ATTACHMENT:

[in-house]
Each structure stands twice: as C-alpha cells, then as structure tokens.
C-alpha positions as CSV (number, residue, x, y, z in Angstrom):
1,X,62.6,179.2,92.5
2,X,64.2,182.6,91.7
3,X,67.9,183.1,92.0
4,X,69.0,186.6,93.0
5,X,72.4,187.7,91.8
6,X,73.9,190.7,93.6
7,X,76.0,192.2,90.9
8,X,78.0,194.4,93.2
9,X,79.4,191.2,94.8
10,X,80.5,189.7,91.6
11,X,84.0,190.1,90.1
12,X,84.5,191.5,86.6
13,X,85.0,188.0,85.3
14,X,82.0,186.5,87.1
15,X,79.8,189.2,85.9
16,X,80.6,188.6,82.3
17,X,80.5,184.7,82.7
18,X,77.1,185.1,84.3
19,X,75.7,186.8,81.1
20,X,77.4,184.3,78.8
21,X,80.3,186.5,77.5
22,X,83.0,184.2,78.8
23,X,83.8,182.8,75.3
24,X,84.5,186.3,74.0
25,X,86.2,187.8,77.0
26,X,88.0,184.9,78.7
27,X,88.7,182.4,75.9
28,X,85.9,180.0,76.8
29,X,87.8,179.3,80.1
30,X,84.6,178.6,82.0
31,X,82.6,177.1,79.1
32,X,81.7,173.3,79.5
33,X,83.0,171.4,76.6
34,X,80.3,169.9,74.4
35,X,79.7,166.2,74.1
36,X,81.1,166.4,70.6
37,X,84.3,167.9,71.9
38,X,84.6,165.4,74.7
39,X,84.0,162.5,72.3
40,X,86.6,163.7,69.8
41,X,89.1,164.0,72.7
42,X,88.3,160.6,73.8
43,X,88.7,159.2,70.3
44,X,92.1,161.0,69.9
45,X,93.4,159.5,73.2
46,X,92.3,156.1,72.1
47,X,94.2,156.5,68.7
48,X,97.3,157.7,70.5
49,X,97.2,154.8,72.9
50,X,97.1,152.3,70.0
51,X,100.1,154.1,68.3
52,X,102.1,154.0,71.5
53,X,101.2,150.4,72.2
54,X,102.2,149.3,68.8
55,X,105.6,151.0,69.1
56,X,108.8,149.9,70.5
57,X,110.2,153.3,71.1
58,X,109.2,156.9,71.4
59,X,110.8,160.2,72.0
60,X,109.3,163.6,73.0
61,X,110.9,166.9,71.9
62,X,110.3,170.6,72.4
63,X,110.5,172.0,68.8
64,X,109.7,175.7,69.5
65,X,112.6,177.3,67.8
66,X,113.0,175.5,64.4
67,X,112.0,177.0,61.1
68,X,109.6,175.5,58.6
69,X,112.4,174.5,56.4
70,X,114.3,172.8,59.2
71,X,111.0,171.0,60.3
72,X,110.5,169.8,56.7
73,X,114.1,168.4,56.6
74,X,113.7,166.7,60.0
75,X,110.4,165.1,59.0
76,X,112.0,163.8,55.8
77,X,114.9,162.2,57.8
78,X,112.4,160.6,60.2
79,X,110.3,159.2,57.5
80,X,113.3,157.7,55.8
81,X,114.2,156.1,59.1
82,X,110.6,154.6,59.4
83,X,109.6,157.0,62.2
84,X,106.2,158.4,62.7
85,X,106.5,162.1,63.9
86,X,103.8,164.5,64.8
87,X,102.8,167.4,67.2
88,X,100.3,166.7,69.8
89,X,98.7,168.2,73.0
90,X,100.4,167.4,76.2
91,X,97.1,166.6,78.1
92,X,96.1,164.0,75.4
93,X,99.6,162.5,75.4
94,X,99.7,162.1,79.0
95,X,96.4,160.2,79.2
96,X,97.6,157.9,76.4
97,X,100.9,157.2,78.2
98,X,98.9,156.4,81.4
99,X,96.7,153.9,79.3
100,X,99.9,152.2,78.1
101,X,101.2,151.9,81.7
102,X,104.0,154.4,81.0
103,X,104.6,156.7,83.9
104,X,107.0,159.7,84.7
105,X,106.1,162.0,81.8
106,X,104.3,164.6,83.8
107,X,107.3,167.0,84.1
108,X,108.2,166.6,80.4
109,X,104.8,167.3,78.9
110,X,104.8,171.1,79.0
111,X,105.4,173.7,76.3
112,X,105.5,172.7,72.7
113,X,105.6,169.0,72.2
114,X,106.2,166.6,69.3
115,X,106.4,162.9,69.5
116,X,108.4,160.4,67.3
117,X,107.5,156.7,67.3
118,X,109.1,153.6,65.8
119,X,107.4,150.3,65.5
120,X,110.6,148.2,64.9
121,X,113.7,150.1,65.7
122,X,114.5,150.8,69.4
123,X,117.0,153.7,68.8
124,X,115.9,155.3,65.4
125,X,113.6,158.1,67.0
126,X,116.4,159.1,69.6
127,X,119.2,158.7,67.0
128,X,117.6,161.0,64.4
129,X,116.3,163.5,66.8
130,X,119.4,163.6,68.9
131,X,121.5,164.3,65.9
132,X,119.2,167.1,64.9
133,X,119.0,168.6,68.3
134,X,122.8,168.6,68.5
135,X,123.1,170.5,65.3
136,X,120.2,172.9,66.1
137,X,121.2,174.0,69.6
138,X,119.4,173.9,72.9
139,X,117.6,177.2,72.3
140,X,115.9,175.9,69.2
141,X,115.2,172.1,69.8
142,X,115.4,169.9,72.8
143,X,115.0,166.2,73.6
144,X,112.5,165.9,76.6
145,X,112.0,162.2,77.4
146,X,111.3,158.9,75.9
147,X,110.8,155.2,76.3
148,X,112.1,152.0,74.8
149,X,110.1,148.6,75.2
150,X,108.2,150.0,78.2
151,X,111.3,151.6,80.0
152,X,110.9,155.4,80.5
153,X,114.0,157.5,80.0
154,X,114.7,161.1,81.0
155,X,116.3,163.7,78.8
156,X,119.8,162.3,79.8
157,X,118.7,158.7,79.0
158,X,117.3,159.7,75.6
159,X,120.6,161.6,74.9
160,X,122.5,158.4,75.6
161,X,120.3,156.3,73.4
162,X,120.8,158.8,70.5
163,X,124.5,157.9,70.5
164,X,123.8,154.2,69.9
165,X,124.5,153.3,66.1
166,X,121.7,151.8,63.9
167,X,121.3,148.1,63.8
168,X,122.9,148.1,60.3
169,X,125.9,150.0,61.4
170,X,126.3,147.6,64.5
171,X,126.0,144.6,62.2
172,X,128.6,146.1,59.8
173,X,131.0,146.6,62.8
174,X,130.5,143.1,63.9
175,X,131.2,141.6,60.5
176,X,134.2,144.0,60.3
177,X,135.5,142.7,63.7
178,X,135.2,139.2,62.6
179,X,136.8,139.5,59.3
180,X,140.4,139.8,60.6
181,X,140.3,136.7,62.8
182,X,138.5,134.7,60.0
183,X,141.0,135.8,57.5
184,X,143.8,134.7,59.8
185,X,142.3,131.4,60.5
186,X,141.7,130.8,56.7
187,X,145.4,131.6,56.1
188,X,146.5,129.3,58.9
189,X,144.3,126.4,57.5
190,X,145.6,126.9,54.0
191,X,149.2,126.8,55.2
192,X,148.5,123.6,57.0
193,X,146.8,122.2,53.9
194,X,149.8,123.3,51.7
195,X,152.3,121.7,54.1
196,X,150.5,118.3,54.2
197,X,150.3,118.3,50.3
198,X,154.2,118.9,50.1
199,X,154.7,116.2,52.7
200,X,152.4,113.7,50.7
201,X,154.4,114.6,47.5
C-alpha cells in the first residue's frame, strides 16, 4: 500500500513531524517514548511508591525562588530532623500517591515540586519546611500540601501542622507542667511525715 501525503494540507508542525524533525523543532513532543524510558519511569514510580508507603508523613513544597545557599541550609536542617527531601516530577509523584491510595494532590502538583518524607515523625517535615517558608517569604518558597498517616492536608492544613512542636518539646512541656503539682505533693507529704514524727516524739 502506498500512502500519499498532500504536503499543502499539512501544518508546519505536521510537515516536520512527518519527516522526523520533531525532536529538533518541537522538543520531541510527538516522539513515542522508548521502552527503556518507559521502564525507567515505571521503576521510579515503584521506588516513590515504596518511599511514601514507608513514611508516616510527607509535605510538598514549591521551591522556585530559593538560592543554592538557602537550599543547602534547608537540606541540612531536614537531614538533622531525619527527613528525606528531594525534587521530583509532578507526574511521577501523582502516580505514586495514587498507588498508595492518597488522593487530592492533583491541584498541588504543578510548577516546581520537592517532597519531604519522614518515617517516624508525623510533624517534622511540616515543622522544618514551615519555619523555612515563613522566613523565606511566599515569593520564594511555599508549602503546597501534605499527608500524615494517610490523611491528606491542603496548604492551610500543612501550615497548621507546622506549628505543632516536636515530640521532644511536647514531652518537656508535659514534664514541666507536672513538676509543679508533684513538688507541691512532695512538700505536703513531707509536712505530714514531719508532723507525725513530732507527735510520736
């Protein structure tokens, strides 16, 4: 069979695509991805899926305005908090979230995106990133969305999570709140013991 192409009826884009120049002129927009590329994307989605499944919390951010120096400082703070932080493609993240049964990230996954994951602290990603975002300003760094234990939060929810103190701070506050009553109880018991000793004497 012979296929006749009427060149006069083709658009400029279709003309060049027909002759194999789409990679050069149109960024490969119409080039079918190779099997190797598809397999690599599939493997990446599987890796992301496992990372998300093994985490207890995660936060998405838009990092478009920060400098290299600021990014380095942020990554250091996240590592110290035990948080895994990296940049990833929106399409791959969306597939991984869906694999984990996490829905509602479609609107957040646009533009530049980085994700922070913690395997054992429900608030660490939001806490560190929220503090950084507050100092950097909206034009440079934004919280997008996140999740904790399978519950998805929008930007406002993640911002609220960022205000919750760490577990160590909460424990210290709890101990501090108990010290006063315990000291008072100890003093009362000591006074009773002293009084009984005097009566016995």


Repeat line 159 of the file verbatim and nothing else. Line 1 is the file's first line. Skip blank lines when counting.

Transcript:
156,X,119.8,162.3,79.8